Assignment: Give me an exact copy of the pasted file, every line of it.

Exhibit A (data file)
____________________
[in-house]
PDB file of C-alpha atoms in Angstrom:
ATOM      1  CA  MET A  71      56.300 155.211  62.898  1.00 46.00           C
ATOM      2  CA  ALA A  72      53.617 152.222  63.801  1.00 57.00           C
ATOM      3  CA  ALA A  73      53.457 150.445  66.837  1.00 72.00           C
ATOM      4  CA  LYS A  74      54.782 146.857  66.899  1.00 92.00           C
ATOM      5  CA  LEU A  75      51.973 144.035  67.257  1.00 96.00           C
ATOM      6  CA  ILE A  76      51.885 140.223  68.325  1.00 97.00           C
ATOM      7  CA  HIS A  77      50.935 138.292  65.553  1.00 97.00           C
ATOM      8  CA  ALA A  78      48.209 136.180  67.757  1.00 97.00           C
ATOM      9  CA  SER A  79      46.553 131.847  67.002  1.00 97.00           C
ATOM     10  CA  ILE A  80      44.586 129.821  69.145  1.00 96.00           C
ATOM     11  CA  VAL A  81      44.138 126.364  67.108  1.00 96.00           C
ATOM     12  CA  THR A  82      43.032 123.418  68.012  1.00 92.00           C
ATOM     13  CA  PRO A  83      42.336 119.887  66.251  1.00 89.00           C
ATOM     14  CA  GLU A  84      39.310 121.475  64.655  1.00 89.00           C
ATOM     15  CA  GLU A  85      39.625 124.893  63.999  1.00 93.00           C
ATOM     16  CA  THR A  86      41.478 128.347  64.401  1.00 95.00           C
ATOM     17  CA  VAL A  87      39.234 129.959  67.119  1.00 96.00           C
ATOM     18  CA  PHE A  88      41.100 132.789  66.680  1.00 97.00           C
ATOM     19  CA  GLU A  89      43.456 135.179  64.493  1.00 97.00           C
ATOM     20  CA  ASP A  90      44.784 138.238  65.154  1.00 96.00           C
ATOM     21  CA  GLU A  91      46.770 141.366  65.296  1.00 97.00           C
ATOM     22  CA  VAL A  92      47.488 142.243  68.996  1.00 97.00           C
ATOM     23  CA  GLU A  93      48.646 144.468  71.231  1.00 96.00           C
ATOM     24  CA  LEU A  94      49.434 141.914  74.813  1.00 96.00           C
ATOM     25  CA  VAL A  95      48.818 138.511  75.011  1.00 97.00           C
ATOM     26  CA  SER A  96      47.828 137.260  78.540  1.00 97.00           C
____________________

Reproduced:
[in-house]
PDB file of C-alpha atoms in Angstrom:
ATOM      1  CA  MET A  71      56.300 155.211  62.898  1.00 46.00           C
ATOM      2  CA  ALA A  72      53.617 152.222  63.801  1.00 57.00           C
ATOM      3  CA  ALA A  73      53.457 150.445  66.837  1.00 72.00           C
ATOM      4  CA  LYS A  74      54.782 146.857  66.899  1.00 92.00           C
ATOM      5  CA  LEU A  75      51.973 144.035  67.257  1.00 96.00           C
ATOM      6  CA  ILE A  76      51.885 140.223  68.325  1.00 97.00           C
ATOM      7  CA  HIS A  77      50.935 138.292  65.553  1.00 97.00           C
ATOM      8  CA  ALA A  78      48.209 136.180  67.757  1.00 97.00           C
ATOM      9  CA  SER A  79      46.553 131.847  67.002  1.00 97.00           C
ATOM     10  CA  ILE A  80      44.586 129.821  69.145  1.00 96.00           C
ATOM     11  CA  VAL A  81      44.138 126.364  67.108  1.00 96.00           C
ATOM     12  CA  THR A  82      43.032 123.418  68.012  1.00 92.00           C
ATOM     13  CA  PRO A  83      42.336 119.887  66.251  1.00 89.00           C
ATOM     14  CA  GLU A  84      39.310 121.475  64.655  1.00 89.00           C
ATOM     15  CA  GLU A  85      39.625 124.893  63.999  1.00 93.00           C
ATOM     16  CA  THR A  86      41.478 128.347  64.401  1.00 95.00           C
ATOM     17  CA  VAL A  87      39.234 129.959  67.119  1.00 96.00           C
ATOM     18  CA  PHE A  88      41.100 132.789  66.680  1.00 97.00           C
ATOM     19  CA  GLU A  89      43.456 135.179  64.493  1.00 97.00           C
ATOM     20  CA  ASP A  90      44.784 138.238  65.154  1.00 96.00           C
ATOM     21  CA  GLU A  91      46.770 141.366  65.296  1.00 97.00           C
ATOM     22  CA  VAL A  92      47.488 142.243  68.996  1.00 97.00           C
ATOM     23  CA  GLU A  93      48.646 144.468  71.231  1.00 96.00           C
ATOM     24  CA  LEU A  94      49.434 141.914  74.813  1.00 96.00           C
ATOM     25  CA  VAL A  95      48.818 138.511  75.011  1.00 97.00           C
ATOM     26  CA  SER A  96      47.828 137.260  78.540  1.00 97.00           C